St. Paul PD defends killing dogs while executing search warrant that didn't lead to arrest
Pit bulls Mellow, 5 (left), and Laylo, 13, were killed.
All screengrabs via Fox 9
On Wednesday morning, a St. Paul Police Department SWAT team kicked down Larry Arman's door and shot his two beloved pitbulls to death.
Officers were executing a no-knock search warrant as part of an investigation instigated by Minneapolis police, law enforcement officials in both cities tell us. They didn't find much -- according to Fox 9, the search yielded clothing, a glass bong, and suspected marijuana crumbs in a metal grinder.
Law enforcement officials tell us nobody was arrested, though charges of some sort could still be forthcoming after officials disclose exactly what they found during the search in court. That hadn't happened as of yesterday, but search warrants have to be filed in court within 10 days of a warrant being executed, Minneapolis Police Department spokesman John Elder says.
As if killing Arman's dogs wasn't bad enough, the SWAT team's gunfire came in close proximity to his two young children, who were sleeping on a mattress with Arman when the door to his St. Paul house on East Maryland Avenue near Jackson Street was kicked in, Fox reports.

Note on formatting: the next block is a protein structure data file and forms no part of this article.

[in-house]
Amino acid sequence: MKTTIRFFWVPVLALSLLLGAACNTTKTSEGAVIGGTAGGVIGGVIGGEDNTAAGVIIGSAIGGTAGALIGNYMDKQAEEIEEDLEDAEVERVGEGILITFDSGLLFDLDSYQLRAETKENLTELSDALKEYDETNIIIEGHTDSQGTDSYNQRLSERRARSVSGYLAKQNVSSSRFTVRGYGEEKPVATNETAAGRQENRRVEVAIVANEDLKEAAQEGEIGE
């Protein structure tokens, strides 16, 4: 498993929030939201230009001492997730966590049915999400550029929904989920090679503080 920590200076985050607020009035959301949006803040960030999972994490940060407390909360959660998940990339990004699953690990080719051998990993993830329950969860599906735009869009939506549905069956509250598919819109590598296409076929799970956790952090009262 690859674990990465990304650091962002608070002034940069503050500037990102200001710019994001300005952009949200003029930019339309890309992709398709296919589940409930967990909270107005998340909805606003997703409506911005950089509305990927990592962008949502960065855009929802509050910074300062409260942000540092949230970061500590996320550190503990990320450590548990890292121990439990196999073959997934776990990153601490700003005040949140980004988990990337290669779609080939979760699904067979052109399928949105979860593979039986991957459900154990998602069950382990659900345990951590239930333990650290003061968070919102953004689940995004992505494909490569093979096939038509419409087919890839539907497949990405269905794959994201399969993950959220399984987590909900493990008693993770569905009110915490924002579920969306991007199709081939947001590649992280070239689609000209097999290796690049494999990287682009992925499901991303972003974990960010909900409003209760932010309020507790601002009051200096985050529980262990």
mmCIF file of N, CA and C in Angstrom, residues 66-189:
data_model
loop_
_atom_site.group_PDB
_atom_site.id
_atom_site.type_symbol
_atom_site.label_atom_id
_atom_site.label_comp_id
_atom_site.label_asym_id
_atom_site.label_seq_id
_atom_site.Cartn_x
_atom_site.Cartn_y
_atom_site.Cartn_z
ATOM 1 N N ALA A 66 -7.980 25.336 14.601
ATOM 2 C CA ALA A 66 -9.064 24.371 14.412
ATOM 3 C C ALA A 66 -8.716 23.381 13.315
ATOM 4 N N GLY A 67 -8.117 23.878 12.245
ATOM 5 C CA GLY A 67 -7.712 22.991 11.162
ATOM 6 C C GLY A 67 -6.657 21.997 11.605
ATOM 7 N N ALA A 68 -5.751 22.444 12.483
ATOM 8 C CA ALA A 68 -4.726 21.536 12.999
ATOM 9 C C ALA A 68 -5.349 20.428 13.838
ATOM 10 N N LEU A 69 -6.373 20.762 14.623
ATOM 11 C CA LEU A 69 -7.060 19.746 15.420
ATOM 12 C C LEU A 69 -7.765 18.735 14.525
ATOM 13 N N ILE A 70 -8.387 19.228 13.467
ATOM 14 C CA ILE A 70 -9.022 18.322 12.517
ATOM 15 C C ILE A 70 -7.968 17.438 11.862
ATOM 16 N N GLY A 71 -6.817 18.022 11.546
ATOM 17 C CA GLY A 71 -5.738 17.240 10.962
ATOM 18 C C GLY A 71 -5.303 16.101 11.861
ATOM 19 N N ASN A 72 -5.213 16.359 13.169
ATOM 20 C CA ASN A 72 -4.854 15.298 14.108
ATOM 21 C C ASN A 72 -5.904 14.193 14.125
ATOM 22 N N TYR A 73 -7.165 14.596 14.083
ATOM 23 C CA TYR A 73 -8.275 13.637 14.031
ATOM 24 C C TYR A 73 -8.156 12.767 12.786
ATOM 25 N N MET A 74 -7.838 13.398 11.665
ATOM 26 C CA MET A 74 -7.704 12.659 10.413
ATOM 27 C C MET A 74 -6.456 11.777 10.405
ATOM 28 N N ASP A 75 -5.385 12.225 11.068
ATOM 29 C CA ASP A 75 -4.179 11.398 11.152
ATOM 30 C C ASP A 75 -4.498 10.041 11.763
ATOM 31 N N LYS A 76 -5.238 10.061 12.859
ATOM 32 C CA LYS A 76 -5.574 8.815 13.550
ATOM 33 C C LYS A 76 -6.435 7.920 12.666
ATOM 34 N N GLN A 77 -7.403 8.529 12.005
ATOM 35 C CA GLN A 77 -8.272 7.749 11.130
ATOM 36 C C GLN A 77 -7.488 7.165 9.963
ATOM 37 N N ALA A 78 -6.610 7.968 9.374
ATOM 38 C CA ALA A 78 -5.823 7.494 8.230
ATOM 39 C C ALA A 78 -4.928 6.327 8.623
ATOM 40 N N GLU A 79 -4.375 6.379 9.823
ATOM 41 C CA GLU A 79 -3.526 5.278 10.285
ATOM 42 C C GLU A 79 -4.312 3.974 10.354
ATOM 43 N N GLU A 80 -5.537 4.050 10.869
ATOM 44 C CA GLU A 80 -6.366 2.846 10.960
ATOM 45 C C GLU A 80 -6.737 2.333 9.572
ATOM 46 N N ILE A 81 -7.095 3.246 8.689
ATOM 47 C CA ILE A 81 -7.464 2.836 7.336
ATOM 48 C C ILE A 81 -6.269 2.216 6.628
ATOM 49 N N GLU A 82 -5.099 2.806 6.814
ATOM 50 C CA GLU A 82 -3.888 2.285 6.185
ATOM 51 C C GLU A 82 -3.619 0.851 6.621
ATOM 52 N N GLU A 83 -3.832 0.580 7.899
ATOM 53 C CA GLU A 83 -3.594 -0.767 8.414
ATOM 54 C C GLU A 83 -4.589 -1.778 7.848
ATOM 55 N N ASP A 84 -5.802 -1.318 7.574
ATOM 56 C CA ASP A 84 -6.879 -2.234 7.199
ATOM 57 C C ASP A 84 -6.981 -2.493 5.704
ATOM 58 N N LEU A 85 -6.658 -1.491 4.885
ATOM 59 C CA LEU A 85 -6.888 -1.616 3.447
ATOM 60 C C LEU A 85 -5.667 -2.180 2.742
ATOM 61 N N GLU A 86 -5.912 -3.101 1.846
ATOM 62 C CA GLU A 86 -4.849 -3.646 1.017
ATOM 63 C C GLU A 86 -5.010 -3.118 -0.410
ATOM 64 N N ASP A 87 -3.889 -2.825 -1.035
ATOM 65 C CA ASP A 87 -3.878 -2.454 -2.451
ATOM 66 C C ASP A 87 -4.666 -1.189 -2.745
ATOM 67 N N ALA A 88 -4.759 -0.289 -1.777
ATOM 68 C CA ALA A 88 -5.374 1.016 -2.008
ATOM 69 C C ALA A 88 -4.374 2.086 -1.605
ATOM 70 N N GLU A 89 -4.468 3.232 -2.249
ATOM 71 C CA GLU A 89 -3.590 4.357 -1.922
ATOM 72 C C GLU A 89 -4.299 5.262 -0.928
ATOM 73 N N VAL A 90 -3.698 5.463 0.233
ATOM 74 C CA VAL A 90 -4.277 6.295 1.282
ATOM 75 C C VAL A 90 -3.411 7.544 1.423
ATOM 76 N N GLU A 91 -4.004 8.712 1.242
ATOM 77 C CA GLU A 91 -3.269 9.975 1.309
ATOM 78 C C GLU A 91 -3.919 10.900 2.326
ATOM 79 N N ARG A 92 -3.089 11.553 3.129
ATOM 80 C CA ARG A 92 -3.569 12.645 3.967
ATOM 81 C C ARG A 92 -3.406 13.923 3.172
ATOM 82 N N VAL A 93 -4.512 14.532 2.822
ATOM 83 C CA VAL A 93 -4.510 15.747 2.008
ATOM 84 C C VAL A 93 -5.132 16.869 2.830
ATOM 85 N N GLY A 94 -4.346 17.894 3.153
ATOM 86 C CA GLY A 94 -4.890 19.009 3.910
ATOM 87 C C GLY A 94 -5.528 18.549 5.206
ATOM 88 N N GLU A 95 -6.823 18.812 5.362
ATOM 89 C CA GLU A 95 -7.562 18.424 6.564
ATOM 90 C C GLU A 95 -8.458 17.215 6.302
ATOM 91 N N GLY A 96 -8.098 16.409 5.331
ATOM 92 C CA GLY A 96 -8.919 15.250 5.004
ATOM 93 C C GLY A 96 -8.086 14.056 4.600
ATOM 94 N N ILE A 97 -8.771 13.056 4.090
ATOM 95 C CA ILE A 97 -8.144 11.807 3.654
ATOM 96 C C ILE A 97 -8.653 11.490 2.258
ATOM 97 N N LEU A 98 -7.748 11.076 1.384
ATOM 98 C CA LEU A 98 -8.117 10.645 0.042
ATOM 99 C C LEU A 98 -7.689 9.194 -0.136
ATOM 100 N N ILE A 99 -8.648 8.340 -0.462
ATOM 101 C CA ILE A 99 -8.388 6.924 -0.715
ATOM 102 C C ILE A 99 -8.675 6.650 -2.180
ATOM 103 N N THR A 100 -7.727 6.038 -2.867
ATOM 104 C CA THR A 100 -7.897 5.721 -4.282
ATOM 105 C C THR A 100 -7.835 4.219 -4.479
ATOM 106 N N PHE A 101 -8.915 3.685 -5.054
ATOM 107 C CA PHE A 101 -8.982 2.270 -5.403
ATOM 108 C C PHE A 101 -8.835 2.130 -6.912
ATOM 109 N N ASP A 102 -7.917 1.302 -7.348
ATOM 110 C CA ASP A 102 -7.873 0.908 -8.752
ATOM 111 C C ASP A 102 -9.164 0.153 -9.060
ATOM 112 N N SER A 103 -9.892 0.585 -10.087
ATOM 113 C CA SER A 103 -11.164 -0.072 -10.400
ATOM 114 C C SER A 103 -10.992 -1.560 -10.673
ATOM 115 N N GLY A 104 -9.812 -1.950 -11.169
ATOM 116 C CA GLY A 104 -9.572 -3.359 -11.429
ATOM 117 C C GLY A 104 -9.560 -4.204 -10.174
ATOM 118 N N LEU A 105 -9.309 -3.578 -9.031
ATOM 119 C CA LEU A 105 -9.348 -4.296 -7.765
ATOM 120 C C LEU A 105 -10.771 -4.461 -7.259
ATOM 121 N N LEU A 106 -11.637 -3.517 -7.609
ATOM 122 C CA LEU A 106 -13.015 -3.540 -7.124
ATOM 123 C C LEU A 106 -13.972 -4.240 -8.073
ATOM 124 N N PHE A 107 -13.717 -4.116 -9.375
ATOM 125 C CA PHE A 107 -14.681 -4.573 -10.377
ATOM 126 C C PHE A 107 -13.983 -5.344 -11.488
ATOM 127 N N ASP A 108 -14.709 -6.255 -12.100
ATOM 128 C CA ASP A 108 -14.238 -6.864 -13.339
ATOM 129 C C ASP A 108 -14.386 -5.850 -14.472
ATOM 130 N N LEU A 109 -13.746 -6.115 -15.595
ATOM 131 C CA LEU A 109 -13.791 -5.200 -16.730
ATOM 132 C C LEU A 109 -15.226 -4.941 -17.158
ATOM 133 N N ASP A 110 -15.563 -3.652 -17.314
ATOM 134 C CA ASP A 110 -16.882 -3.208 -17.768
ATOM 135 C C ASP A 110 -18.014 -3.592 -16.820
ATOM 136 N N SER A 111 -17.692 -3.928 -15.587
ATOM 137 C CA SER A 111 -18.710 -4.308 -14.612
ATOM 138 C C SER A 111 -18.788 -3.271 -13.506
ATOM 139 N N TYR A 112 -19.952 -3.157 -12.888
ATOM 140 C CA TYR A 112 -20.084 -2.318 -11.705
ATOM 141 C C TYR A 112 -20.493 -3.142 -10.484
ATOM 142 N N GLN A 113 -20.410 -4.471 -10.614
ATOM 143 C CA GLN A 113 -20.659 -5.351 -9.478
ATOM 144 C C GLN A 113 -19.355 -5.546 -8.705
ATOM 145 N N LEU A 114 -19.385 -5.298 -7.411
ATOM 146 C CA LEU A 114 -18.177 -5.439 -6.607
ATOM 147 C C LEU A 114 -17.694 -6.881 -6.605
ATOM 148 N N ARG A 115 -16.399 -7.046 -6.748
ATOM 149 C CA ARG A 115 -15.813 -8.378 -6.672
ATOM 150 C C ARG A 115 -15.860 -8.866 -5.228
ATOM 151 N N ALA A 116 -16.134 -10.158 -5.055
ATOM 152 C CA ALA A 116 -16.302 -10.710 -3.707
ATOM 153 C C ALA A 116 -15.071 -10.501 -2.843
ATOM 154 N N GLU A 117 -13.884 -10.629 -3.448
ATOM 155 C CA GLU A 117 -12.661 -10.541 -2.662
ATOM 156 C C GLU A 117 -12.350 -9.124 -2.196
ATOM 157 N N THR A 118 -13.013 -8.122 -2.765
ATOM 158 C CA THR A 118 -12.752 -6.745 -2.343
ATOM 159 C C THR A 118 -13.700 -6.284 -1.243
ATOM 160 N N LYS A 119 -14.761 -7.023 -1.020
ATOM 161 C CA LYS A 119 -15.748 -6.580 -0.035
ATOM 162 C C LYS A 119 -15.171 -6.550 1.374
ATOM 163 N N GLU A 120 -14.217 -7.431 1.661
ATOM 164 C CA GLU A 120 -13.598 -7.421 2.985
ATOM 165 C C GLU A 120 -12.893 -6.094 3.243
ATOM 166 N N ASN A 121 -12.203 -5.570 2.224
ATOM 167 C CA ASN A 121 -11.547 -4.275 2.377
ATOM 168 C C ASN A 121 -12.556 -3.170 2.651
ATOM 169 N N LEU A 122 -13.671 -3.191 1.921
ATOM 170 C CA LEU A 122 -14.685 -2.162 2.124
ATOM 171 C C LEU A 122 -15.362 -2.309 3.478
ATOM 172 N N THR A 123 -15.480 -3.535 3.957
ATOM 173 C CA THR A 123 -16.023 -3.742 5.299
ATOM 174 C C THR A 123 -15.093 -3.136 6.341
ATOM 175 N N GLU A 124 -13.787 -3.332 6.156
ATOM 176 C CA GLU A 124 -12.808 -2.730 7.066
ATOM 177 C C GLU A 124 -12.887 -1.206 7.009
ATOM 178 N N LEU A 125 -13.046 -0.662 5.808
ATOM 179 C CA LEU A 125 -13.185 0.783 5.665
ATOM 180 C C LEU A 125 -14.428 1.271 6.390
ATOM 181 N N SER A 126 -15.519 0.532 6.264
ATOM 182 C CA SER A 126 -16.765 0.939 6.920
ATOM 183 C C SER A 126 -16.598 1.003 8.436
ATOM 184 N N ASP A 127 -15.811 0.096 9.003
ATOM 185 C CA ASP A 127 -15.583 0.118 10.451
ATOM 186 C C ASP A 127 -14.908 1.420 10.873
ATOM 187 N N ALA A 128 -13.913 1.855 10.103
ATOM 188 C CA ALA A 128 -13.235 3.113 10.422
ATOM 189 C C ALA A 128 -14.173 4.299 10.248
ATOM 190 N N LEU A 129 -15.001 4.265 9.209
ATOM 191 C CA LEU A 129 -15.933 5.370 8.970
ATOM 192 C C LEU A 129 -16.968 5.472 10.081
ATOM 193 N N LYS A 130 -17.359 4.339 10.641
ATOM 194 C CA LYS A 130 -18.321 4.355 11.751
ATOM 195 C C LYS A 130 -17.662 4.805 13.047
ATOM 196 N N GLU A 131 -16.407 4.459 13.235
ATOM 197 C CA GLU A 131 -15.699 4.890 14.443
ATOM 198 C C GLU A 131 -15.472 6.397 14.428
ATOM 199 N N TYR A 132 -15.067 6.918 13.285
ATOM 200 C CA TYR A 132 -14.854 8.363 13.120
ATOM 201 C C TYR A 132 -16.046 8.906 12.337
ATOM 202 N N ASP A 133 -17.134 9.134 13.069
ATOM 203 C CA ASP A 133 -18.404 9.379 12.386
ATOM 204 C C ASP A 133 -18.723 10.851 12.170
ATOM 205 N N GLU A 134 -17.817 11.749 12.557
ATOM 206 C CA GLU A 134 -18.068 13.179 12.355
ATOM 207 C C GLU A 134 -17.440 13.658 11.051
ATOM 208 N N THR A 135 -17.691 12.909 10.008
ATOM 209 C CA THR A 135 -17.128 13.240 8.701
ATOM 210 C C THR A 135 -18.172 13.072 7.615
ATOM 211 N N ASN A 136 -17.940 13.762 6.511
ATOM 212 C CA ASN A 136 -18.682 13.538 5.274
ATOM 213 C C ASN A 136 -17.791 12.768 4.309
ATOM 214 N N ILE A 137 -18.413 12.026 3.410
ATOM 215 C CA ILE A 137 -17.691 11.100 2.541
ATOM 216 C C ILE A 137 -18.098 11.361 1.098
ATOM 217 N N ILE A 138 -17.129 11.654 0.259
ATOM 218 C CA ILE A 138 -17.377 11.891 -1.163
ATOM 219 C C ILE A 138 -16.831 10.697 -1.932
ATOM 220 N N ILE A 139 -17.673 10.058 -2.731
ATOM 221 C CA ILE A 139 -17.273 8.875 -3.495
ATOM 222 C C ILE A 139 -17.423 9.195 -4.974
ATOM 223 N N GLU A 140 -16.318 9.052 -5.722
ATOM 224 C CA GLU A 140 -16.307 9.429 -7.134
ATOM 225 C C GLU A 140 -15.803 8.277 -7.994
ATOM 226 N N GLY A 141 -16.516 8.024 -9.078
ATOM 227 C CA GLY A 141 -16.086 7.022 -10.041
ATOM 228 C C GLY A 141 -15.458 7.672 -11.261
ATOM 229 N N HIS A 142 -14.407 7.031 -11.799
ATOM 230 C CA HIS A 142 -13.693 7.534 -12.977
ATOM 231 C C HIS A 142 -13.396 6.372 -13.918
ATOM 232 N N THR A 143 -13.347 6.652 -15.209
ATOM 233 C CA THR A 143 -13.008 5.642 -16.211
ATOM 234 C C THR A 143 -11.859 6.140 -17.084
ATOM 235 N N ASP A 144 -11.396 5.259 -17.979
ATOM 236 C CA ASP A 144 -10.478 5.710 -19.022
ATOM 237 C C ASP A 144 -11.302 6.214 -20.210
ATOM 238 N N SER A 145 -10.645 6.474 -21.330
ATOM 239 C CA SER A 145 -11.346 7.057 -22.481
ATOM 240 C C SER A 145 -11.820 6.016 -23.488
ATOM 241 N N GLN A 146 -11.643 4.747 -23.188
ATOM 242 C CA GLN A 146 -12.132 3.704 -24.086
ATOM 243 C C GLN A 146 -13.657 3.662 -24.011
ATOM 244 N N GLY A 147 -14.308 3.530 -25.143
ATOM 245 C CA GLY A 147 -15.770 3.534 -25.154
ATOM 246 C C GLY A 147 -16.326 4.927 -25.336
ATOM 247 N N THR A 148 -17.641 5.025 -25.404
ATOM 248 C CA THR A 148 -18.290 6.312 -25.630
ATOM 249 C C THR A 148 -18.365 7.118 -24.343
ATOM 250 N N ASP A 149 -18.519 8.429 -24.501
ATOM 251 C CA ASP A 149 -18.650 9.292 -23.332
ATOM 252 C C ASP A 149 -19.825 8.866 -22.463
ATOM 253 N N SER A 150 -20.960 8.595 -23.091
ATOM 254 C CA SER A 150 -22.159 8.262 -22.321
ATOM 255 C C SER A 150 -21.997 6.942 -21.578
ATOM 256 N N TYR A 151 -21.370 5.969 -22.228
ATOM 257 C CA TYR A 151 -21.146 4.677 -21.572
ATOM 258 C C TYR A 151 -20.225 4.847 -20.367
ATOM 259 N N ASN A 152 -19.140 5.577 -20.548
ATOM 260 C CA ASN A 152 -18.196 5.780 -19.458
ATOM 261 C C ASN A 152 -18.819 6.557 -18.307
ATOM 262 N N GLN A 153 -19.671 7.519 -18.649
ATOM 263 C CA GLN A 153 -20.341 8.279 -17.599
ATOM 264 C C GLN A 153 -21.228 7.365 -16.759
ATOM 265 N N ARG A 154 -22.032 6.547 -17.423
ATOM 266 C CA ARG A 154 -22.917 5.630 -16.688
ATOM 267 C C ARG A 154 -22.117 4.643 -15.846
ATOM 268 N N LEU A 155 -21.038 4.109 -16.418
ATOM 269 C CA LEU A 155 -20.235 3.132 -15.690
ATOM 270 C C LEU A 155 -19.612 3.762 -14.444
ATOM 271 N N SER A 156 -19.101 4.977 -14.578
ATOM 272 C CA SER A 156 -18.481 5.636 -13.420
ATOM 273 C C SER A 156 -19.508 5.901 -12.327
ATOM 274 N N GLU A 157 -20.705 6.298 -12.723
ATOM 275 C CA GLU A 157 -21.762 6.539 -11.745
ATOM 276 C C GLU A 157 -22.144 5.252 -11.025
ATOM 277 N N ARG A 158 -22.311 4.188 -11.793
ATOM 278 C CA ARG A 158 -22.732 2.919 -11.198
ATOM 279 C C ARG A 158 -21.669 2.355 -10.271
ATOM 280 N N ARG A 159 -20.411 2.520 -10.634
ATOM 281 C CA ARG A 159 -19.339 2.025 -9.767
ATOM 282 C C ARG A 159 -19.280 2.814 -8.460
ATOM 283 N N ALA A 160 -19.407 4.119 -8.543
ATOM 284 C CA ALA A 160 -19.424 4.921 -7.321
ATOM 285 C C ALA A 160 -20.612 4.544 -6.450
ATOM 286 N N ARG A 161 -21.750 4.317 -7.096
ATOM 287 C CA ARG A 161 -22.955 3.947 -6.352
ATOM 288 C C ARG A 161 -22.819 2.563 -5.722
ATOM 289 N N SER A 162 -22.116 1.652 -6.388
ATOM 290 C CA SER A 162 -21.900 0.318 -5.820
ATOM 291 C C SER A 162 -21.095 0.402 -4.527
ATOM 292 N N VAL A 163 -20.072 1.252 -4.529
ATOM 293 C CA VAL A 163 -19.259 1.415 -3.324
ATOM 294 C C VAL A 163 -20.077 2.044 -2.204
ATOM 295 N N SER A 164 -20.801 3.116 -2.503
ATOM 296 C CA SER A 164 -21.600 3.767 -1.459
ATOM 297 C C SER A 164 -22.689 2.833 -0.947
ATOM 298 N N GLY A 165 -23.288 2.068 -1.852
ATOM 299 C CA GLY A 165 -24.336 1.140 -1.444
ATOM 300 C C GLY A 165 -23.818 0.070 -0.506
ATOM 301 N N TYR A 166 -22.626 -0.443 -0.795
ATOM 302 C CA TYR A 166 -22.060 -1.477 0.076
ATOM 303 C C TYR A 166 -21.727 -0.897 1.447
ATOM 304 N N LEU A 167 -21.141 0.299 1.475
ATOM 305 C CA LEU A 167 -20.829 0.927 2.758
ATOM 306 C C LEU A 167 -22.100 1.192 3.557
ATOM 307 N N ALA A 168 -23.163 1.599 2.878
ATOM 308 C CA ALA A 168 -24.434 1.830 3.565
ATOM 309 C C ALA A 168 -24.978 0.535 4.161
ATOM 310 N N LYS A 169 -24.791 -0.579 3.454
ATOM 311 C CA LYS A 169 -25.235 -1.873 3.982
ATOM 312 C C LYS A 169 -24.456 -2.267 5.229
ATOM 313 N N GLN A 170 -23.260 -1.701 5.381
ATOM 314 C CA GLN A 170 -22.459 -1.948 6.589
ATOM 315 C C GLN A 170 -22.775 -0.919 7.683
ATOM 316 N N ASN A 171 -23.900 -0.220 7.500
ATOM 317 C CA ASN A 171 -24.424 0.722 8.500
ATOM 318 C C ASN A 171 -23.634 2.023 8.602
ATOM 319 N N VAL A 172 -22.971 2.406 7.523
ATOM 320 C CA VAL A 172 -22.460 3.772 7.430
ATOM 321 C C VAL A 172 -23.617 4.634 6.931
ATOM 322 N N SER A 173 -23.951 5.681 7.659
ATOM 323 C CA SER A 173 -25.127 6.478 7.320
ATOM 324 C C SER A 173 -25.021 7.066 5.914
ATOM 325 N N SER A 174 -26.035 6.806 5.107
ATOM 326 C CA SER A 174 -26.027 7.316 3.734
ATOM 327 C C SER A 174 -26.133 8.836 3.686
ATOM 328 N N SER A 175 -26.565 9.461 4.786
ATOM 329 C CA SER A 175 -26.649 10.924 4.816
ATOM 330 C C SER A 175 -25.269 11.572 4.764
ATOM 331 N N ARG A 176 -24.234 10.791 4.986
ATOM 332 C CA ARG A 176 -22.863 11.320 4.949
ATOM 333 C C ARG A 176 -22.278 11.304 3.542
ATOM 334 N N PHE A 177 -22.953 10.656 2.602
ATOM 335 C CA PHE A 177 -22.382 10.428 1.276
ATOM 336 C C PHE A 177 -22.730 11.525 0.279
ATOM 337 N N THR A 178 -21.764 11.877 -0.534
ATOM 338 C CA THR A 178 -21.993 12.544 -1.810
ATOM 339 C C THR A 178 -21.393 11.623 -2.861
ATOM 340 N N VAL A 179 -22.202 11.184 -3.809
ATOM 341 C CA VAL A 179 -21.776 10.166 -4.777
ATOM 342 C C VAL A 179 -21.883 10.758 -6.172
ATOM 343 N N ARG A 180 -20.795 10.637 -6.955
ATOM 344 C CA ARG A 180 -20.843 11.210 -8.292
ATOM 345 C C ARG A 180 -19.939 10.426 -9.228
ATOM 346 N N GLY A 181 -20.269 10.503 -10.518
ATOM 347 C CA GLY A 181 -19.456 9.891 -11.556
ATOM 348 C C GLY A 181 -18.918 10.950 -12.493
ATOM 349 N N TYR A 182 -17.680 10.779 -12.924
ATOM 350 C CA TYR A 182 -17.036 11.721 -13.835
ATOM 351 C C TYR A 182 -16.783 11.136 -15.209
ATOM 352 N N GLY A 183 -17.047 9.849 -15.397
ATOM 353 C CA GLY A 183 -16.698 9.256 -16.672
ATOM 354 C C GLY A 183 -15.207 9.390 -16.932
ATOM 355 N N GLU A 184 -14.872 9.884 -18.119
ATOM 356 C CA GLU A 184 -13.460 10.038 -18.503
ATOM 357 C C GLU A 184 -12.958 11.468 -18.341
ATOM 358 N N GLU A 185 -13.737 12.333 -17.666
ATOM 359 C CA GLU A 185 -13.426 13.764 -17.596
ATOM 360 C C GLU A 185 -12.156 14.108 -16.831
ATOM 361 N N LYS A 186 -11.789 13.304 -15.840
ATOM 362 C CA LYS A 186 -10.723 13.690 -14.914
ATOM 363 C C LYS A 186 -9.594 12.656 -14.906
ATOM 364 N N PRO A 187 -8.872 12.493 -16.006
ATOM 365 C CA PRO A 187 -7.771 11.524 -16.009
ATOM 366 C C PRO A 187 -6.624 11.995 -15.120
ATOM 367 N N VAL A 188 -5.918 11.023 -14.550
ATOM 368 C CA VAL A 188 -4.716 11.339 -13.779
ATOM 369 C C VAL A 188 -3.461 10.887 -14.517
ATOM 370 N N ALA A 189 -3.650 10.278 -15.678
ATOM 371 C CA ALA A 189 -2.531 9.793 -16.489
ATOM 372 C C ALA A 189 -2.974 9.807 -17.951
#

Arman admits he smokes pot recreationally but says officers had no reason to barge into his house.
Arman's fiance, Camille Perry, was in the bathroom getting ready for work at the time. As shots rang out, "The only thing I was thinking was my kids were going to get hit by bullets," she told Fox.
We asked St. Paul Police Department spokesman Paul Paulos about why a no-knock warrant was sought in this case. He wouldn't comment specifically but did offer the following response.
"The St. Paul PD trains in a manner that is safe and secure and has integrity, and anytime an animal has to be put down, that means the animal was a threat to that team member or to the team," he says, going on to confirm that St. Paul officers were indeed the ones who fired the shots that killed the dogs.
"That means [the dogs] took an aggressive stance," Paulos continues. "We know that animals are pretty much like family members, and it's not our intent when we enter a house to dispatch dogs. I think it's unfortunate that in this case the officer feared he himself would be bitten or one of his team members."
That sentiment was echoed by Elder.
Perry says a lawsuit against police will be forthcoming.
"There's a myriad of reasons why any agency would do a warrant without knocking," Elder says. "It's a heightened level and they're not handed out easily. There are lots of reasons, whether it's officer safety, safety for the community, or the public, there's a lot of reasons why any law enforcement agency will request it."
We called Ramsey County jail officials to ask about Arman's criminal record. An official told us he has been arrested "more than 20 times," but not recently. The Pioneer Press reports that Arman last got out of prison a decade ago for a felony assault conviction and has priors for drug possession and possession of a pistol by a felon. He was convicted of misdemeanor DWI in 2011.
Arman and Perry already have a lawyer and are planning to sue police, the PiPress reports.
"The whole time all I could scream was, 'Stop shooting, stop shooting!'" Perry told the PiPress. "I just believe [police] didn't investigate enough."
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